On the night of November 28, 1942, fire swept through Boston's most popular night club, the Cocoanut Grove. In less than 30 minutes, the fire had traveled through the four main rooms, leaving 492 persons dead or dying. The cause of the fire was an apparent spark which ignited the combustible decorations on the ceiling.
The Club was a group of four buildings connected on the ground floor. In the basement, was the Melody lounge, kitchen, and storage rooms. Included in the main building was a basement of reinforced concrete and brick masonry construction. The Foyer walls were covered with artificial leather over structural concrete. Artificial palm trees with lights in them were decorations in the Melody Lounge. The Broadway Lounge was added to Club and connected to the lounge by a passageway. Plywood covered with artificial leather and a wood floor made up the new lounge. Exits from the lounge included a main door and passage way to the Main Dining Room.
Exits included a revolving door and a panic fire door in the front of the club. Unfortunately, at the time of the fire, the panic fire door was locked to prevent non-paying customers from entering.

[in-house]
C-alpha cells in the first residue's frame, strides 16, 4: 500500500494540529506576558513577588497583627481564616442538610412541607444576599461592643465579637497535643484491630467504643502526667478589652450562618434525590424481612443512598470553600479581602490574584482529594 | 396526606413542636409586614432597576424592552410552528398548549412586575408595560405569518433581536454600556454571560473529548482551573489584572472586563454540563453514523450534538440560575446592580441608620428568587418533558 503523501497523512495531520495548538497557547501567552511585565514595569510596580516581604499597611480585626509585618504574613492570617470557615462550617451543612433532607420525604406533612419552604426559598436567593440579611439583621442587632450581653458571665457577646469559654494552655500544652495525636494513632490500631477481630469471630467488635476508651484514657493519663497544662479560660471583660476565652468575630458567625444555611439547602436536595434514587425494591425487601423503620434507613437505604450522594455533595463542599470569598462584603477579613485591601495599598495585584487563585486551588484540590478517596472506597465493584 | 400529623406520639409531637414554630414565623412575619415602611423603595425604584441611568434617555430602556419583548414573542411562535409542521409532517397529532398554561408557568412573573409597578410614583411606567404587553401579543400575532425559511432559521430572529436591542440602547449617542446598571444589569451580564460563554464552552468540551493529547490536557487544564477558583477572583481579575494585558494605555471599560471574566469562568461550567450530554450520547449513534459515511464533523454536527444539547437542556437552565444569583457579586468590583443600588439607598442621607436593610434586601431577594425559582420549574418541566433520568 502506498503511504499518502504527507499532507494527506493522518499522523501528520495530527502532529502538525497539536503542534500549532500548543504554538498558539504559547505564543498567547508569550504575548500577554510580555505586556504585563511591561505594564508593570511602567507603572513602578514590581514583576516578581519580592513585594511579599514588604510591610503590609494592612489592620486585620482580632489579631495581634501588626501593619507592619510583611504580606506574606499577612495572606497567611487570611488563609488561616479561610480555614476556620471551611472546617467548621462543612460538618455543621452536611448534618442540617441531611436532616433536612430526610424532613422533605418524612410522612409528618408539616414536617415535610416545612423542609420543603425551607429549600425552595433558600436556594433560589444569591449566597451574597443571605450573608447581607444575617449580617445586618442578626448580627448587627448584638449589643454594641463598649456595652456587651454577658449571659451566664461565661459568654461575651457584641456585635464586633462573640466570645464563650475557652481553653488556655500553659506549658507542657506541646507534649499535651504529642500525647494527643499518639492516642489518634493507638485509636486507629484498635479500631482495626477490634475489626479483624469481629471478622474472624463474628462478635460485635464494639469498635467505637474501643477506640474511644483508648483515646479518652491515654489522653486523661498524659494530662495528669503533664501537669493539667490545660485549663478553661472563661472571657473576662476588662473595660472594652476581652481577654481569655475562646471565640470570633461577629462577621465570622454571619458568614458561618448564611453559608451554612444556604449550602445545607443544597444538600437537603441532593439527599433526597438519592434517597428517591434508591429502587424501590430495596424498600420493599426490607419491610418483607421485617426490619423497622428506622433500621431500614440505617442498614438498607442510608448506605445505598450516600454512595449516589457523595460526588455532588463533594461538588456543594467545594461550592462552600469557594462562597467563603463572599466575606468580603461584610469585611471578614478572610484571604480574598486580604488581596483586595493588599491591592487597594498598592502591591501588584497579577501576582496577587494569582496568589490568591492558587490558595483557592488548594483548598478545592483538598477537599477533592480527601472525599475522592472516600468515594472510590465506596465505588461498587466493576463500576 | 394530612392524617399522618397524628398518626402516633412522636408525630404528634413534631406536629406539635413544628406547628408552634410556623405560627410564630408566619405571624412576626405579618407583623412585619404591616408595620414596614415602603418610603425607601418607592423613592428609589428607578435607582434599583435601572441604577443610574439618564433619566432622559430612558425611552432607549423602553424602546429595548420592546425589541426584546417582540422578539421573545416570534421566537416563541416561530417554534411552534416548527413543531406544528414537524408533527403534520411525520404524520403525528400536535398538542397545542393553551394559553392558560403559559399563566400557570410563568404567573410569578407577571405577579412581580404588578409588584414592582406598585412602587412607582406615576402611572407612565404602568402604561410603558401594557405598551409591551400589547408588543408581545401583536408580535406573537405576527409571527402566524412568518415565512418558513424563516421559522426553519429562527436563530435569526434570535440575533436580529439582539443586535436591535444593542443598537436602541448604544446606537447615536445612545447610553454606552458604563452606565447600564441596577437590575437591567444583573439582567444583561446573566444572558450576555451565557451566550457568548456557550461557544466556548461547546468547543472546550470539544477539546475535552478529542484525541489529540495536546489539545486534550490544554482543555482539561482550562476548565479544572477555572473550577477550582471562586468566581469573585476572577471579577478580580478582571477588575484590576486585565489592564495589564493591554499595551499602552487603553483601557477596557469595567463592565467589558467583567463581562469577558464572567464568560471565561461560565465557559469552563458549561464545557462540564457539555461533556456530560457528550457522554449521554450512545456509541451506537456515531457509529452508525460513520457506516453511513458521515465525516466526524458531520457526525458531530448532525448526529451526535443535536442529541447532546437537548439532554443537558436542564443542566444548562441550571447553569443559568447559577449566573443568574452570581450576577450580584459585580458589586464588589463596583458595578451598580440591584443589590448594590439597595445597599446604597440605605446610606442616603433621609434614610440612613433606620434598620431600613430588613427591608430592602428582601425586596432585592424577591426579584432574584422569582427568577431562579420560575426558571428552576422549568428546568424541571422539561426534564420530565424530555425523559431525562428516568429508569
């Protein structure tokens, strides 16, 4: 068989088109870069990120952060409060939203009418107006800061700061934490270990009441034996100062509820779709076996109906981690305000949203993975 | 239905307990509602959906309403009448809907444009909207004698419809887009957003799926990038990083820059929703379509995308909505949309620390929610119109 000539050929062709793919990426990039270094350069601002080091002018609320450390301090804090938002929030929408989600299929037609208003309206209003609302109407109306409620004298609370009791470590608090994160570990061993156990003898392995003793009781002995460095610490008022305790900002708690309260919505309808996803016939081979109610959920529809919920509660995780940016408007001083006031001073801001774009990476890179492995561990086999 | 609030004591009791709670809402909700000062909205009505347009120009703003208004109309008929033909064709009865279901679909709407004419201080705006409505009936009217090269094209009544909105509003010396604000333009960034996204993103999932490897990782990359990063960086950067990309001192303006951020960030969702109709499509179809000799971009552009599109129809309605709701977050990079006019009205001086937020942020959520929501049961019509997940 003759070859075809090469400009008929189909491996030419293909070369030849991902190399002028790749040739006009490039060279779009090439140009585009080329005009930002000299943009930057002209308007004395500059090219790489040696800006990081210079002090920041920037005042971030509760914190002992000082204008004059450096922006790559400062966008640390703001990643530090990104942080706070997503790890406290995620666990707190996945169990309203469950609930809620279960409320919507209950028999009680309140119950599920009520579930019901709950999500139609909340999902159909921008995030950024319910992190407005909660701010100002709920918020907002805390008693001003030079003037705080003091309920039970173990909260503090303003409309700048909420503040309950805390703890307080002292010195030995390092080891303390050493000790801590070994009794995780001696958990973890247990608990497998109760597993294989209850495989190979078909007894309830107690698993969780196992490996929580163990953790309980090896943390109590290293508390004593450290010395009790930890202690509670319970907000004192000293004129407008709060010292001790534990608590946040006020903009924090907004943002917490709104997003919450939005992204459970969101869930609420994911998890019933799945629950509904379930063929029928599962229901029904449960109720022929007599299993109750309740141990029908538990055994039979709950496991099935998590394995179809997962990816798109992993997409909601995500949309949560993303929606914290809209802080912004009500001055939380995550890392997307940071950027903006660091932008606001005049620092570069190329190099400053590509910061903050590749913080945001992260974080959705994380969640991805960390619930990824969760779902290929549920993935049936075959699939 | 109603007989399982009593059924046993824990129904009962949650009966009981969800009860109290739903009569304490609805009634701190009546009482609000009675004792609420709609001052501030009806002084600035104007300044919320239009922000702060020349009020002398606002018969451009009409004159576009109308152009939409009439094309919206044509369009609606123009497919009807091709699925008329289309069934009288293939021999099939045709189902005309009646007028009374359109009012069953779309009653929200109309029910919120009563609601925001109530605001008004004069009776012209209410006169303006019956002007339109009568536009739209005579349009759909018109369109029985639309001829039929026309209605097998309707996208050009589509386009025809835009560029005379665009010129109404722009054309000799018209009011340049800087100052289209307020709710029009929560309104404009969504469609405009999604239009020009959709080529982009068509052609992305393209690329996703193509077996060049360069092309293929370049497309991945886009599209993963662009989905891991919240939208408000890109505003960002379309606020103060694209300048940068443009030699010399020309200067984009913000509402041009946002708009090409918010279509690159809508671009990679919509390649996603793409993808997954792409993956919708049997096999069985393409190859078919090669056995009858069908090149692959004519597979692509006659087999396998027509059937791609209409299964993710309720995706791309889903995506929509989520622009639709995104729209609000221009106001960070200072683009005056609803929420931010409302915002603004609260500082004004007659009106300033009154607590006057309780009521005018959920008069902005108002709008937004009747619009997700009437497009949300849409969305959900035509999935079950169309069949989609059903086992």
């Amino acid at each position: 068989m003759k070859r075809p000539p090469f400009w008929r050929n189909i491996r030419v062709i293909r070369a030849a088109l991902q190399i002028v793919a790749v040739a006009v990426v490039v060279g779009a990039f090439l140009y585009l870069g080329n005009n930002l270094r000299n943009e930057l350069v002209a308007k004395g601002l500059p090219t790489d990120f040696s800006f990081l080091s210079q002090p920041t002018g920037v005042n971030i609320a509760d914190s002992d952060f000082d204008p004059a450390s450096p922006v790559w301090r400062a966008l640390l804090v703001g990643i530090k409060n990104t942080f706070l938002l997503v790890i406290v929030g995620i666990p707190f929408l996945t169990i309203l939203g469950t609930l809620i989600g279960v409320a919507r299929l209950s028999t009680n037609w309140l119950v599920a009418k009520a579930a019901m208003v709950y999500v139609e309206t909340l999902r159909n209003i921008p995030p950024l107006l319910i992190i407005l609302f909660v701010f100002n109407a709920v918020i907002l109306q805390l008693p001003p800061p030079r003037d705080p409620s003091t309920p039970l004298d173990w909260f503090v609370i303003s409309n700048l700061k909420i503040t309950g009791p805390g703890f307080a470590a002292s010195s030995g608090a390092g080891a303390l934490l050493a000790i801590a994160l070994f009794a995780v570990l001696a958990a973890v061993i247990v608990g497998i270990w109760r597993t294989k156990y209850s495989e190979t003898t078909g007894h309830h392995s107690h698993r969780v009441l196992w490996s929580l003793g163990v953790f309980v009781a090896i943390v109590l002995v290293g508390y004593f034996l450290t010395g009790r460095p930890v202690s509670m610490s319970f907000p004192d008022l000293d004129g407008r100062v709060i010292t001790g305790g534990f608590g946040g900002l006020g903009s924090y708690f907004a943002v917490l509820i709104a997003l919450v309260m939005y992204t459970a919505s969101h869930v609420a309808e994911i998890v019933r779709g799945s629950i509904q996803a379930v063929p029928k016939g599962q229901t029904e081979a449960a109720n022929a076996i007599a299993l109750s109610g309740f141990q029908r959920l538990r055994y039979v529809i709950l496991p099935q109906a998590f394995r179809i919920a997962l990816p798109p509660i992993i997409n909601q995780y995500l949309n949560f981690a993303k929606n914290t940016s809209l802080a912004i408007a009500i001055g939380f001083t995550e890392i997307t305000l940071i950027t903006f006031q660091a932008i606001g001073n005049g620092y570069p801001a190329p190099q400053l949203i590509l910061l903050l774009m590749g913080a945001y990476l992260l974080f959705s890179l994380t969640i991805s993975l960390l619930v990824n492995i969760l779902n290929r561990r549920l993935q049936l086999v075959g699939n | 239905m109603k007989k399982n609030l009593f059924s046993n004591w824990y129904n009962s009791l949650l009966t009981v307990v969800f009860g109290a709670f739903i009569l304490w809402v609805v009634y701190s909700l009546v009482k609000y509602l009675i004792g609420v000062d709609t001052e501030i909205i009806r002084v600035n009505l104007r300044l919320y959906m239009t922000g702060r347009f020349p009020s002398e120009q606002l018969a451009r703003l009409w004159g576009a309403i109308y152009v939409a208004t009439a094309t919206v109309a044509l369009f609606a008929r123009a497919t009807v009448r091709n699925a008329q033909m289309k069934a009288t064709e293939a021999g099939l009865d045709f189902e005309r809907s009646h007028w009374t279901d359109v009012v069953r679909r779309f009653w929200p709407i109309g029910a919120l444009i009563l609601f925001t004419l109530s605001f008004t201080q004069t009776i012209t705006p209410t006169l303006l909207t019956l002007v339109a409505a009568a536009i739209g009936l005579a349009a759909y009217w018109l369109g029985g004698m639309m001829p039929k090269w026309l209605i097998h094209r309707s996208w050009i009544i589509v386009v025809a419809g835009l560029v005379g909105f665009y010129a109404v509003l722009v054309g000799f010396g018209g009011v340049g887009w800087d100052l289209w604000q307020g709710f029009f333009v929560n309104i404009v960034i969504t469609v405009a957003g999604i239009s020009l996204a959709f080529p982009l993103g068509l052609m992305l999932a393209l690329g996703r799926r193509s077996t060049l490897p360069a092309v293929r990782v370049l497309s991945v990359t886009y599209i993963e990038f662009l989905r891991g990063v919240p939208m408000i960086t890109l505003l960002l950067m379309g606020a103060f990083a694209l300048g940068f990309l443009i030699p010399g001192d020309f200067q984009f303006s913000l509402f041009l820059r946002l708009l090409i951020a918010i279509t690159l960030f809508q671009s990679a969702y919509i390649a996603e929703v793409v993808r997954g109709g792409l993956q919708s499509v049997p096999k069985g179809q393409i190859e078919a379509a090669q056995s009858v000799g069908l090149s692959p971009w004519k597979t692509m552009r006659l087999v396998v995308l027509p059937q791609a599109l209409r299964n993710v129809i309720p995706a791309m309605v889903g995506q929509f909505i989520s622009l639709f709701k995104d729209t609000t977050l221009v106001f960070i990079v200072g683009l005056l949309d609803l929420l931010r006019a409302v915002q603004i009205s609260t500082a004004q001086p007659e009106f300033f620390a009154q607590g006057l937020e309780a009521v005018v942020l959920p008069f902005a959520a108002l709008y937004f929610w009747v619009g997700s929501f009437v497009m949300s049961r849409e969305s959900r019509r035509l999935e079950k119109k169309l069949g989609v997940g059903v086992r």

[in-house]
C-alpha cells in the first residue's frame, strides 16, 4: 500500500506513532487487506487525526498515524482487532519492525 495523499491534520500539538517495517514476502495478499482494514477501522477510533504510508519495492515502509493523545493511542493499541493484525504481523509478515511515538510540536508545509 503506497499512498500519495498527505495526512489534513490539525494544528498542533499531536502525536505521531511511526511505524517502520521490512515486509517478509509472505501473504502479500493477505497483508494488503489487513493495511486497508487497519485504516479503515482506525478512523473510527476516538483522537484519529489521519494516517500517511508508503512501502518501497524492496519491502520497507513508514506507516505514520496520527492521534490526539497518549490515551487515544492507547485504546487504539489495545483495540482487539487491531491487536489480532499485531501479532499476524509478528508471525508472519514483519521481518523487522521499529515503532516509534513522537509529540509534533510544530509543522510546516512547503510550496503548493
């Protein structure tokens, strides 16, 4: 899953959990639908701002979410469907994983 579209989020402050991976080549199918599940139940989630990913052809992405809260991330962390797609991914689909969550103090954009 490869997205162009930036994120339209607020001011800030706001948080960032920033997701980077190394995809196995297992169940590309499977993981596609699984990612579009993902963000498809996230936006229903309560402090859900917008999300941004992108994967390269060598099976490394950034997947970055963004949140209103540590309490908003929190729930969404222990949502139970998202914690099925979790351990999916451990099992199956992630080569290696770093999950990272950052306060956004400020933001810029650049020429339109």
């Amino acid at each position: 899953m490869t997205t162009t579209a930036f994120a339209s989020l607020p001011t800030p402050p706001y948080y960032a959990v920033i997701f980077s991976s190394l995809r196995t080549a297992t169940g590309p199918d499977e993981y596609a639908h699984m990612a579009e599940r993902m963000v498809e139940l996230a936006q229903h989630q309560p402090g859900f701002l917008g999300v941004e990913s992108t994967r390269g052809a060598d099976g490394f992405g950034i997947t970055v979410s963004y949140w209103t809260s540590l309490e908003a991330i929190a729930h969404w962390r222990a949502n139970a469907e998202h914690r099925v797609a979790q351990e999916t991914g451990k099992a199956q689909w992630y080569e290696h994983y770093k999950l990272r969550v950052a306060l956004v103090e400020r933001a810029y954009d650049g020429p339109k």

Only 8 days before this tragic fire occurred, the night club was inspected by the Boston Fire Department. At that time, the decorations were match tested by the Inspector who found them to be "non-flammable". The report concluded that the club was in "good" condition.
Some of the most notable advances that came out of this tragedy was; in the area of exits, combustible materials, emergency lighting, and automatic sprinklers. They also expanded the definition of public places of assembly to include places that were similar to the Cocoanut Grove. These investigations not only revealed the technical causes of the fire and huge loss of life, but also hinted at a more deeply rooted problem: fire codes and their enforcement.
Fore more information The Cocoanut Grove Fire